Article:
A new paper estimates that U.S. economic data explain more than a third of bond price fluctuations on a quarterly basis. The economic data impact on daily fluctuations is much weaker. It grows with the time horizon because economic factors are more persistent than non-fundamental factors. The simple powerful message is that economic news flow is crucial (and probably underestimated) for identifying market trends.

Altavilla Carlo, Domencio Gianonne, and Michele Modugno (2014), “Low Frequency Effects of Macroeconomic News on Government Bond Yields”, ECARES Working Paper 2014-3
https://dipot.ulb.ac.be/dspace/bitstream/2013/174573/1/2014-34ALTAVILLA_GIANNONE_MODUGNO-low.pdf

The below are excerpts from the paper. Emphasis and cursive text have been added.

The design of the research

“We analyze the reaction of the U.S. Treasury bond market to innovations in macroeconomic fundamentals… The sample period is January 1, 2000 to January 28, 2014….We identify innovations in macroeconomic fundamentals based on macroeconomic news, which we define as the differences between the actual macroeconomic releases and the median market predictions by participants for those releases. Our analysis is based on the regression of the daily changes in bond yields on macroeconomic news, in the same manner as event studies. The fit of the regression and the corresponding residuals are defined as the fundamental and non-fundamental components of bond yield changes, respectively.”

“We use…the Economic Calendars (ECO) provided by Bloomberg. For each macroeconomic release, this dataset contains the realized value and the predictions made by a panel of market participants for the same value…The survey value used in the empirical analysis is the median (consensus) forecast. Using both the official releases and the corresponding forecast for each macroeconomic variable allows us to reconstruct the size and direction of all news that hit the market at each point in time… [The news are matched with a] relevance index. The value of this index corresponds to the percentage of Bloomberg users who set an alert for a particular event.”

The daily impact of economic news

“Focusing on high frequency changes can facilitate the correct identification of the causal effects of macroeconomic news by reducing the effects of confounding factors… we regress the daily change in a bond yield…on day t on a constant and on the news released on day t… In agreement with previous studies, we find that several types of macroeconomic news are economically important and they have statistically significant impacts on daily changes in bond yields. However, their explanatory power is quite limited, i.e., the R2 value of the regression [the ratio of fluctuation explained on a daily basis] is about 10% only.”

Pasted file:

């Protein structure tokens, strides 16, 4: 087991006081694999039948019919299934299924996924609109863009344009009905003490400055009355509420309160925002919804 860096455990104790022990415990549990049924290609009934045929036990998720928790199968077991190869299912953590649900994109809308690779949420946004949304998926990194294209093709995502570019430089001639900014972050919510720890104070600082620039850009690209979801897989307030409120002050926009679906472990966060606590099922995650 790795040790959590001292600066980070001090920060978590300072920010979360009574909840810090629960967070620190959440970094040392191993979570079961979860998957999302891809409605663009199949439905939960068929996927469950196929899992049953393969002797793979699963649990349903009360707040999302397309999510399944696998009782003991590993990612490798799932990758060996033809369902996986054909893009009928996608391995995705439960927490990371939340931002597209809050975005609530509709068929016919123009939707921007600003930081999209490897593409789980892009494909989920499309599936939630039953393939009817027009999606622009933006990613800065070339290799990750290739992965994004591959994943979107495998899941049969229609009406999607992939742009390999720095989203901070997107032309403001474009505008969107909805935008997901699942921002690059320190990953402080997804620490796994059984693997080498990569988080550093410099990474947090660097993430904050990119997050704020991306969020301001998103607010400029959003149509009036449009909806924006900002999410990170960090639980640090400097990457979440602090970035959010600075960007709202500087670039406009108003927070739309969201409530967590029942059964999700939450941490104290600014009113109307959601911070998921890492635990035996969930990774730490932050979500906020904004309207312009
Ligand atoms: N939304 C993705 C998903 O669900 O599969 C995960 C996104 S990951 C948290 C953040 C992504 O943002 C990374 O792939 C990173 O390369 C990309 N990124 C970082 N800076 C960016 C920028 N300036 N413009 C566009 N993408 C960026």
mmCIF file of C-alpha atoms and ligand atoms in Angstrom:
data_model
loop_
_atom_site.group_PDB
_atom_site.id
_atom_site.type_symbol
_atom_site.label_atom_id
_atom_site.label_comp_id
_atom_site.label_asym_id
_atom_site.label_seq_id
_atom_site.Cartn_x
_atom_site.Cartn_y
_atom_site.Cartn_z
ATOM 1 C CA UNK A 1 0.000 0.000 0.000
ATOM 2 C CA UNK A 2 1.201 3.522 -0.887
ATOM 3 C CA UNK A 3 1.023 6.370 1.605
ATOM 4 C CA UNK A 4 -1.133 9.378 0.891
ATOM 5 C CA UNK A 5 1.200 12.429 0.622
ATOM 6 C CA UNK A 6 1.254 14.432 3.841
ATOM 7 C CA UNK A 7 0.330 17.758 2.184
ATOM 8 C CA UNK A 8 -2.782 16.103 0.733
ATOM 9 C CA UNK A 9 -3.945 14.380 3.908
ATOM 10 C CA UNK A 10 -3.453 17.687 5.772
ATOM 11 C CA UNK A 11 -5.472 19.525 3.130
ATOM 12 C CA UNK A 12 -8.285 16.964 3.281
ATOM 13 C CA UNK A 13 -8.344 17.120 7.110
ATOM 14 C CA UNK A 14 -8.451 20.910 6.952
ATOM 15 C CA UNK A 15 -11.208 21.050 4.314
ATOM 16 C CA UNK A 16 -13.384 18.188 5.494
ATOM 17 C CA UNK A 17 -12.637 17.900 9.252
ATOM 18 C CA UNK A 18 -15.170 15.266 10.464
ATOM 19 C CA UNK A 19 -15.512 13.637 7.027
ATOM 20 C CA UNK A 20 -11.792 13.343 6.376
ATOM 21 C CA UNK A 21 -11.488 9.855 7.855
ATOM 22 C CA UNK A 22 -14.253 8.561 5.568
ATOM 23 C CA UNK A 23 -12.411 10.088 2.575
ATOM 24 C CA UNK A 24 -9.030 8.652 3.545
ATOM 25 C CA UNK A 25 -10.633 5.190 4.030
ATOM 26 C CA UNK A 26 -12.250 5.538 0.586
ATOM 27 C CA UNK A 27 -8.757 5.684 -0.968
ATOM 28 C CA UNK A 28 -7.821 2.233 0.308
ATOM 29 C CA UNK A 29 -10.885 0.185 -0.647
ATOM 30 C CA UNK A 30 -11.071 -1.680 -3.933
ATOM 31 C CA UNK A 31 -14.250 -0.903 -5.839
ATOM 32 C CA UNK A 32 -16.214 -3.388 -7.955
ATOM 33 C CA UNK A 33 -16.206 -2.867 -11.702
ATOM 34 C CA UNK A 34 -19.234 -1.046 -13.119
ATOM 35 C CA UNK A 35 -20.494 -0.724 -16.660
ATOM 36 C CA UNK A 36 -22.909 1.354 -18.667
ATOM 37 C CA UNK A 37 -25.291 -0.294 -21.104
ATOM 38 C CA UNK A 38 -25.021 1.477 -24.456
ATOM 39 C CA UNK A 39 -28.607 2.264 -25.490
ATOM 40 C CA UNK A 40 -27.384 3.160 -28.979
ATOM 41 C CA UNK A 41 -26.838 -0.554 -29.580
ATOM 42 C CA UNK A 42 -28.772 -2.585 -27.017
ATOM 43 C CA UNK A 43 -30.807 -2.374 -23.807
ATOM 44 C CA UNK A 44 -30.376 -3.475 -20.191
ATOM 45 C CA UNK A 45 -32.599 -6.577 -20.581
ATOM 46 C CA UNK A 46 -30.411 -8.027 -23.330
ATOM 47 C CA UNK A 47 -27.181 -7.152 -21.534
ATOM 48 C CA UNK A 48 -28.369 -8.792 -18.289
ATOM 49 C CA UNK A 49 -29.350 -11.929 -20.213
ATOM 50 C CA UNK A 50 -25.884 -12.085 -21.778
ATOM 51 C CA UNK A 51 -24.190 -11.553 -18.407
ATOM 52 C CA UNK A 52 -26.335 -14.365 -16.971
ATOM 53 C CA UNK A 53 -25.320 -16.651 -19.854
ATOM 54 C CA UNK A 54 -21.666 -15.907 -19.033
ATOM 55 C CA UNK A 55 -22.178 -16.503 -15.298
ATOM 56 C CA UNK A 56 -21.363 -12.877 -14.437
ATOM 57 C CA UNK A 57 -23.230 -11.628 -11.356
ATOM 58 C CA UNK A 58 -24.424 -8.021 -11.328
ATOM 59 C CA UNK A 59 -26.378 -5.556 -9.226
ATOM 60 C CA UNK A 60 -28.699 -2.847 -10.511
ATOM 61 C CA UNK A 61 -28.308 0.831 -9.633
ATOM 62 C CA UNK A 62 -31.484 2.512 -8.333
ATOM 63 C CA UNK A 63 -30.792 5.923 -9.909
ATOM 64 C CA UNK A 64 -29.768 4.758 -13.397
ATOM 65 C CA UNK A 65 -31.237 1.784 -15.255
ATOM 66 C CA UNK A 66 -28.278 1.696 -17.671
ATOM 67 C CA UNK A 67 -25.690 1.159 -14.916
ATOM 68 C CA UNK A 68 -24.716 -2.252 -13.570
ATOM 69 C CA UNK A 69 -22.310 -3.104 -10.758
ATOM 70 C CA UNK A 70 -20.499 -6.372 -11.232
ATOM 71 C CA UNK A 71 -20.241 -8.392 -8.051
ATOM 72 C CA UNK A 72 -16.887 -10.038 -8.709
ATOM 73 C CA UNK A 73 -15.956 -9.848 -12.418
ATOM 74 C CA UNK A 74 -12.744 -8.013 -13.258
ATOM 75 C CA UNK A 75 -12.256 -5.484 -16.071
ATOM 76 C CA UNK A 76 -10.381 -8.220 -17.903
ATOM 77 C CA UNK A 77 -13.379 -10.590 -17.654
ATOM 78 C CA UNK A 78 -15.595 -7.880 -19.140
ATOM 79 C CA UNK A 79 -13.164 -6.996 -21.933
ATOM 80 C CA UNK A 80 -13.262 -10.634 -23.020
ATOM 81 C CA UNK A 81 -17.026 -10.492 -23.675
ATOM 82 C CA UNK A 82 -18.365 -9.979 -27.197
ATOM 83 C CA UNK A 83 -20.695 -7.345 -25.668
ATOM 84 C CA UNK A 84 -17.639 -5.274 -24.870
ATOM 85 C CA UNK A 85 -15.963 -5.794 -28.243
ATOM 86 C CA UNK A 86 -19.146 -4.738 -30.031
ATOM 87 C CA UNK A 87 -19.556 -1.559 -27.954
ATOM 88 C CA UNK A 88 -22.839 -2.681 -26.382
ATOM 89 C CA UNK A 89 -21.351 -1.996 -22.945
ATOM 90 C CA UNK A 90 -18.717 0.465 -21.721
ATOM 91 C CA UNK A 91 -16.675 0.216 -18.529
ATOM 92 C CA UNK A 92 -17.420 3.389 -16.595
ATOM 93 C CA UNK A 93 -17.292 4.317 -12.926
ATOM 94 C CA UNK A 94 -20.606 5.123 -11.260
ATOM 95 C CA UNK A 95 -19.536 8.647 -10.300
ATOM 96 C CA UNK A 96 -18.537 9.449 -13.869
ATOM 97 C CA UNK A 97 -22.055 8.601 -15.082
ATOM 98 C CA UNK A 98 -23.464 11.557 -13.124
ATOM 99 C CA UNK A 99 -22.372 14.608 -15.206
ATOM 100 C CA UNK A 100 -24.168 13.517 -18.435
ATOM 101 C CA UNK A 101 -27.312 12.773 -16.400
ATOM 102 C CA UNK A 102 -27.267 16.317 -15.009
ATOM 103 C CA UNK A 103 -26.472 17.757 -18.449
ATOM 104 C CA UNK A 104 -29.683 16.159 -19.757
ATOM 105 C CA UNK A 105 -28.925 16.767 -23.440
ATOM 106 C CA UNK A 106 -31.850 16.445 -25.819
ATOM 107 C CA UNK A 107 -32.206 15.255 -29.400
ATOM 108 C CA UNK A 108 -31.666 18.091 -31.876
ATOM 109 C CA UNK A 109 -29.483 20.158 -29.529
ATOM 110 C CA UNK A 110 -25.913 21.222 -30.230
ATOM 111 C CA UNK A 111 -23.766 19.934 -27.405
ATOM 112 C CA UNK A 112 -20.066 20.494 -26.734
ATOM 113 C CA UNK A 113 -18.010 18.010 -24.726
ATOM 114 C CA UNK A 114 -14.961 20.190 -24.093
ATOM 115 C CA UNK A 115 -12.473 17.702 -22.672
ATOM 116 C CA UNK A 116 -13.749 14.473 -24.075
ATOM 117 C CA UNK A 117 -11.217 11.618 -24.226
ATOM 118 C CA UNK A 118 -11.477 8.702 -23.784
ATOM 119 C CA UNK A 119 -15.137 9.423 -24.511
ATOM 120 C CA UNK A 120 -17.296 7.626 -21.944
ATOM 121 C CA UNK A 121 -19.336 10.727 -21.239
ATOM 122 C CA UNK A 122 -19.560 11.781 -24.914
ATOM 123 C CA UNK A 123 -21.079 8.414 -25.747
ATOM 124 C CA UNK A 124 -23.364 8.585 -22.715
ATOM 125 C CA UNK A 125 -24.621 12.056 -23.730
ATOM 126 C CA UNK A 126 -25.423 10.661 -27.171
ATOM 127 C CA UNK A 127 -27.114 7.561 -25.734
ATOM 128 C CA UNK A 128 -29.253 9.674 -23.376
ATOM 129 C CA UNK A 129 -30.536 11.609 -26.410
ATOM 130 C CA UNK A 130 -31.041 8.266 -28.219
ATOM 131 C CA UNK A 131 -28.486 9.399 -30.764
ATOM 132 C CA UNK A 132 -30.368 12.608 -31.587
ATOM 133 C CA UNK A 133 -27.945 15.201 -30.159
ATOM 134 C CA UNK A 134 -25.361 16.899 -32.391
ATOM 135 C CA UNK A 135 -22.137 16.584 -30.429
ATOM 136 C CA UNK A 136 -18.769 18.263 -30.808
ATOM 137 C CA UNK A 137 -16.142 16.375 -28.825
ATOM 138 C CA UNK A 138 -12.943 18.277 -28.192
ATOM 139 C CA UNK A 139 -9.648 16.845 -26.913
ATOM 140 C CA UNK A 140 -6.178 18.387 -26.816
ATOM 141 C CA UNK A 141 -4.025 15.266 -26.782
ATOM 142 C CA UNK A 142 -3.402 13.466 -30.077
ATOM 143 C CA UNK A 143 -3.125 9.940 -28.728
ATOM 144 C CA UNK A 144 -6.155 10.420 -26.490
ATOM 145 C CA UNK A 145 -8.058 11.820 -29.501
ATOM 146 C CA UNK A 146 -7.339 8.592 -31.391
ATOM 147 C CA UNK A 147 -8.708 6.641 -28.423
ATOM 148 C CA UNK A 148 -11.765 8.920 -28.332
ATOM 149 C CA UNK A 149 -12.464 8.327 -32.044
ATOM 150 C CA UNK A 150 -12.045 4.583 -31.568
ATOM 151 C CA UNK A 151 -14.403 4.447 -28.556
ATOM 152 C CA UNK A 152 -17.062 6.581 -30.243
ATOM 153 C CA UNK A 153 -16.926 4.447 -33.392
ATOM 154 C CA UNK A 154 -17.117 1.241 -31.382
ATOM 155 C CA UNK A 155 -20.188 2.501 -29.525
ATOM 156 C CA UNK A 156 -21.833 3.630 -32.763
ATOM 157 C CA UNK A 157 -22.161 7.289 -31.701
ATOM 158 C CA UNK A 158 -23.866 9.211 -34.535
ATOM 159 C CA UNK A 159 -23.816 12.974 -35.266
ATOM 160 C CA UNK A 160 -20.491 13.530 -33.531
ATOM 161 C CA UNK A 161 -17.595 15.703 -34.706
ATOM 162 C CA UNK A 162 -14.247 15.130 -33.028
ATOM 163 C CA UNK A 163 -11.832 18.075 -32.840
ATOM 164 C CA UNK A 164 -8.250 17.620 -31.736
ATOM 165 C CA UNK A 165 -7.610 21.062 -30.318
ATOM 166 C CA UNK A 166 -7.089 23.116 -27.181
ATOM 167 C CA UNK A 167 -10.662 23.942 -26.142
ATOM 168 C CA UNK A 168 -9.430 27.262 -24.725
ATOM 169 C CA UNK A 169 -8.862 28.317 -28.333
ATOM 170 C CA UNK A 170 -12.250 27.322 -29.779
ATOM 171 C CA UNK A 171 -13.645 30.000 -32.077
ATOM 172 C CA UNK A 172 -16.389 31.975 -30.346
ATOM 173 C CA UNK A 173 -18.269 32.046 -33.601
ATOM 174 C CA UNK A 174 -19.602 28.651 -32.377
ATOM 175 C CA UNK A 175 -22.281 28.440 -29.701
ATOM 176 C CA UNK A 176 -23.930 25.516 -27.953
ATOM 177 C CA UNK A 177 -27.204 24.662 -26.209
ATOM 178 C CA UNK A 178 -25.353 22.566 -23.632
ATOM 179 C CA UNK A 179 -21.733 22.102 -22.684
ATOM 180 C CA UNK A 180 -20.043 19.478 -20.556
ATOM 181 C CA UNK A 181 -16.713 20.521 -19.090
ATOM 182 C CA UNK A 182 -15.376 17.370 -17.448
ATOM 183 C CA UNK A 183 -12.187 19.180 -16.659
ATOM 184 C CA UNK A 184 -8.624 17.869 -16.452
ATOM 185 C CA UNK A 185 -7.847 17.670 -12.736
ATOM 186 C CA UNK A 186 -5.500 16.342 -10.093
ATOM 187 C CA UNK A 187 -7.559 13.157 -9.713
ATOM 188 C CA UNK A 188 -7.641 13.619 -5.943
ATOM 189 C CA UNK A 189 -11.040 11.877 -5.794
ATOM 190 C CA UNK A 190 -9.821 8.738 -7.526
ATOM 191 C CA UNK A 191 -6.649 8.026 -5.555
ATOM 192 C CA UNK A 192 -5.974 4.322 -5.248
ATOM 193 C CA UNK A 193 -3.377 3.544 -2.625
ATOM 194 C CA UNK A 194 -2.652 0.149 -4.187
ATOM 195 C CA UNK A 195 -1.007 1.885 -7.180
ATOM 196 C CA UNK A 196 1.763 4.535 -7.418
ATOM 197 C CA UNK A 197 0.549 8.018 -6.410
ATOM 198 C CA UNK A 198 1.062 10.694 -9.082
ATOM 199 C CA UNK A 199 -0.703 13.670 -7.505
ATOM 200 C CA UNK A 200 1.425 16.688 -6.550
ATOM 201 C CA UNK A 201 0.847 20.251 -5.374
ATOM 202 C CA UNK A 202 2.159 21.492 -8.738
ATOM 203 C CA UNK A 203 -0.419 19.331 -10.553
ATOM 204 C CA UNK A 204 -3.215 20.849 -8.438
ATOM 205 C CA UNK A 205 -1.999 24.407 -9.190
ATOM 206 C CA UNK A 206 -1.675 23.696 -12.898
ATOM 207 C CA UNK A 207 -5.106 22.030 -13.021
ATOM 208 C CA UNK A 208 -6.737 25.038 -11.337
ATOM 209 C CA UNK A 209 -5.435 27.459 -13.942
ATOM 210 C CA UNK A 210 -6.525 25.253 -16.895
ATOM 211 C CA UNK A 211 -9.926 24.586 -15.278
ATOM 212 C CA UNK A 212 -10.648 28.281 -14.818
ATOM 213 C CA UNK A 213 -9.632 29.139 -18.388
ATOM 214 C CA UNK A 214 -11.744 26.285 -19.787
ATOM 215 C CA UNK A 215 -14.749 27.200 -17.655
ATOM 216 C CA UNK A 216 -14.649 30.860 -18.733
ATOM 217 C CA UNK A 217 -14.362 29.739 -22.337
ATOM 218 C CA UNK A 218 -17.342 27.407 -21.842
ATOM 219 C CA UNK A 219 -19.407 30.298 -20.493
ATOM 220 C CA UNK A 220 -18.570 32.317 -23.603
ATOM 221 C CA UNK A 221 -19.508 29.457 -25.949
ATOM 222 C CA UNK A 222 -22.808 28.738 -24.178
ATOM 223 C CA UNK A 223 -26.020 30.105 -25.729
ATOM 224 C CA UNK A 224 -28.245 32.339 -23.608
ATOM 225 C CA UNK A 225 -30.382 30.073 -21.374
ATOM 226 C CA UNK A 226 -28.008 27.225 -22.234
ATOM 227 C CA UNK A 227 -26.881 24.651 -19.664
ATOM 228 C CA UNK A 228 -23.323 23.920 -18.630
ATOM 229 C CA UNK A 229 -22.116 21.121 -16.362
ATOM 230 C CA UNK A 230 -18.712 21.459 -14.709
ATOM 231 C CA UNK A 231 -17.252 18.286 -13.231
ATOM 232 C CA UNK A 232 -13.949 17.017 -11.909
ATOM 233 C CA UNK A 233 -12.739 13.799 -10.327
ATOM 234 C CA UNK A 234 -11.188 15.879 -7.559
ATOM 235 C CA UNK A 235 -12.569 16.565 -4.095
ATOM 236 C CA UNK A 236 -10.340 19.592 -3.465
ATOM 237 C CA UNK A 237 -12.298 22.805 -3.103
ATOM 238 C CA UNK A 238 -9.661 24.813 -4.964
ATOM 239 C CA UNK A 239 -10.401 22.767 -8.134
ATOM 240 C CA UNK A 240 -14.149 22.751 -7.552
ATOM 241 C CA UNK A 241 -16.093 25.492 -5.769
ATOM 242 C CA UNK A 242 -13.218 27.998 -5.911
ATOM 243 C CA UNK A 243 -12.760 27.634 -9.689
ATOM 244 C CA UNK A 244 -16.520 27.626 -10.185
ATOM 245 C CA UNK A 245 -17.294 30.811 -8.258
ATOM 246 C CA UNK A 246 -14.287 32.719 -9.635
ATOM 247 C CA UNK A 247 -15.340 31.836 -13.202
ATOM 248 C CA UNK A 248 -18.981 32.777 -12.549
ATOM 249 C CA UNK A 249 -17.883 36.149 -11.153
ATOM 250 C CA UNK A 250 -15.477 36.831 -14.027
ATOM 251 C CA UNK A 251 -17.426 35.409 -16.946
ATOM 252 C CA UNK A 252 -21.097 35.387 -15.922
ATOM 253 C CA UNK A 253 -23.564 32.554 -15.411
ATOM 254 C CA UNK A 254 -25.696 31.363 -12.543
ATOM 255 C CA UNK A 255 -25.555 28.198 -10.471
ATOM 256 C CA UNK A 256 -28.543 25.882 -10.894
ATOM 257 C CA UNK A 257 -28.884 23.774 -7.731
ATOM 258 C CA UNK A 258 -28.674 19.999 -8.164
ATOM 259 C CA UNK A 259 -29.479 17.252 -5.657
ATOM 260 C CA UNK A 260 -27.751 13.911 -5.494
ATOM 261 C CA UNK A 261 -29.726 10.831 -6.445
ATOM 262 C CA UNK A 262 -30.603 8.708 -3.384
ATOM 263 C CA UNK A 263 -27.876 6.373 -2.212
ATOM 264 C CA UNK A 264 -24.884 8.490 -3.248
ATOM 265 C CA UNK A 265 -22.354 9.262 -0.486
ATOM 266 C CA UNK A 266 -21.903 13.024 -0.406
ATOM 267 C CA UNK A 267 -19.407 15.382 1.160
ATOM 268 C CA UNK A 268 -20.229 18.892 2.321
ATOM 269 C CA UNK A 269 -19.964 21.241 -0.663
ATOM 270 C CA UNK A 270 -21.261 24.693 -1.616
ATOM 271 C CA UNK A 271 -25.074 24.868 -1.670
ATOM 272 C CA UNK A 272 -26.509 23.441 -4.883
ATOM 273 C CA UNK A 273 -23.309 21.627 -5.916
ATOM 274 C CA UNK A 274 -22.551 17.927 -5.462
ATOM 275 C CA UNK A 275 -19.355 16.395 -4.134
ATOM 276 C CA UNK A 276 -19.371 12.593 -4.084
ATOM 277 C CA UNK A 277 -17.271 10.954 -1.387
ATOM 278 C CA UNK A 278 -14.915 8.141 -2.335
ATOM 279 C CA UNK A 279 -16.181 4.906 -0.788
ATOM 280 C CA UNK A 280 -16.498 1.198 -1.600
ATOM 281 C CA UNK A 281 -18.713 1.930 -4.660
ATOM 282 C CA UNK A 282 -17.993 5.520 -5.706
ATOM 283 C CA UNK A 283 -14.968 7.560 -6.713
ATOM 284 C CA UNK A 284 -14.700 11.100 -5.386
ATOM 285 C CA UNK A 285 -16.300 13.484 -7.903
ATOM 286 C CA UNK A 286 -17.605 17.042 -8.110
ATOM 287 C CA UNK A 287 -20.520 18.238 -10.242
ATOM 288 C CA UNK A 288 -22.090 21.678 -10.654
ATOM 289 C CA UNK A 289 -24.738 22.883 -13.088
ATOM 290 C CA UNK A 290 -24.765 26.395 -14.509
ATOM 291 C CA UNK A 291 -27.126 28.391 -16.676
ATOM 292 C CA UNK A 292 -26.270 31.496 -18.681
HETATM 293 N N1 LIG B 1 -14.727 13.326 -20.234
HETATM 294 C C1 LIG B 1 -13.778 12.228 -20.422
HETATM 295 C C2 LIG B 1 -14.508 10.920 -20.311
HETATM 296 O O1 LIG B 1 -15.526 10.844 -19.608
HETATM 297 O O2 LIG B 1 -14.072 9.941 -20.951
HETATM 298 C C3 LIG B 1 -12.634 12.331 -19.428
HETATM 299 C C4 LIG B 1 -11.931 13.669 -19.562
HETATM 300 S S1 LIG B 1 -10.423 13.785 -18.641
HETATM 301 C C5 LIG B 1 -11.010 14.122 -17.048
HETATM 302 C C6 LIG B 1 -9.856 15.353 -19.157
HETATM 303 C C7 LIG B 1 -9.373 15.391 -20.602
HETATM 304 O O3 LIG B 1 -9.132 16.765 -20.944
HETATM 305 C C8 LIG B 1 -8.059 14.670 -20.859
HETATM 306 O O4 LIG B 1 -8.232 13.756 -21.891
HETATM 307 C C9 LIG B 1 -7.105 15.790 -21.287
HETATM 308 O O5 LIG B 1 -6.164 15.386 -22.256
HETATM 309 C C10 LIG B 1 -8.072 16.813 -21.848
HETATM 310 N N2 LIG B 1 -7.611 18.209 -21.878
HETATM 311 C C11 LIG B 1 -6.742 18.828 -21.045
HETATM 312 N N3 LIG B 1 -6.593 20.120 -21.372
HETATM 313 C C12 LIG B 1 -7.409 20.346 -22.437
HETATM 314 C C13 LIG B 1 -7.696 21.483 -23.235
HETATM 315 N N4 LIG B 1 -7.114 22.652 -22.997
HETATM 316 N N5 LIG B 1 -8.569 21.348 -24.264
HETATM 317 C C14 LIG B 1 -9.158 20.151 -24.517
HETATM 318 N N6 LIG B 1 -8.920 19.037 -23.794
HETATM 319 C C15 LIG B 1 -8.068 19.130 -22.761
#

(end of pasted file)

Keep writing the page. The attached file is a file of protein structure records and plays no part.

“Three groups of variables are particularly important for explaining the daily changes in yields throughout the whole maturity spectrum: surveys (consumer confidence, ISM manufacturing and non-manufacturing, Philadelphia Fed. economic outlook, and University of Michigan Confidence preliminary), employment-related variables (change in nonfarm payrolls and initial jobless claims), and other macroeconomic variables (e.g., GDP annualized QoQ advanced and advanced retail sales).”

The monthly and quarterly impact of economic news

“To analyze the persistence of the effects of macroeconomic news on yield changes, we aggregate the yields and news indices over different time spans. Specifically, we aggregate the daily changes in bond yields to obtain longer horizon changes. Similarly, we sum the daily news indices to obtain longer horizon news indices at daily frequencies.”

 “By summing the fit of the daily regressions over a month (quarter), we obtain the fit for the monthly (quarterly) changes in bond yields. The fundamental component becomes more important when focusing on these low-frequency changes; indeed, moving from daily to quarterly increases the [ratio of fluctuations explained by macroeconomics news] …to over 30%. This is because macroeconomic news has a persistent effect on bond yields, whereas the effect of non-fundamental factors is less persistent and it tends to average out when focusing on longer horizon changes. In other words, the importance of macroeconomic factors is hidden by the high frequency noise that dominates the daily fluctuations in bond yields.”

“The types of macroeconomic news considered in this study are only a subsample of the innovations in macroeconomic fundamentals that may affect U.S. Treasury yields. We do not consider surprises related to policy announcements regarding monetary and fiscal policy interventions. Moreover, we only consider U.S. variables, but international factors could also have played important roles.”

The impact of economic news at the zero lower bound for rates

“Interestingly, the interaction between macroeconomic news and yields did not break apart after the zero lower bound became binding at the end of 2008…we show that macroeconomic news continued to exert an important influence at a low frequency on changes in bond yields. This evidence corroborates the view that the non-standard monetary policies adopted by the U.S. Federal Reserve, i.e., a combination of forward guidance and large-scale asset purchases, have been successful in keeping the bond yields anchored to macroeconomic news.”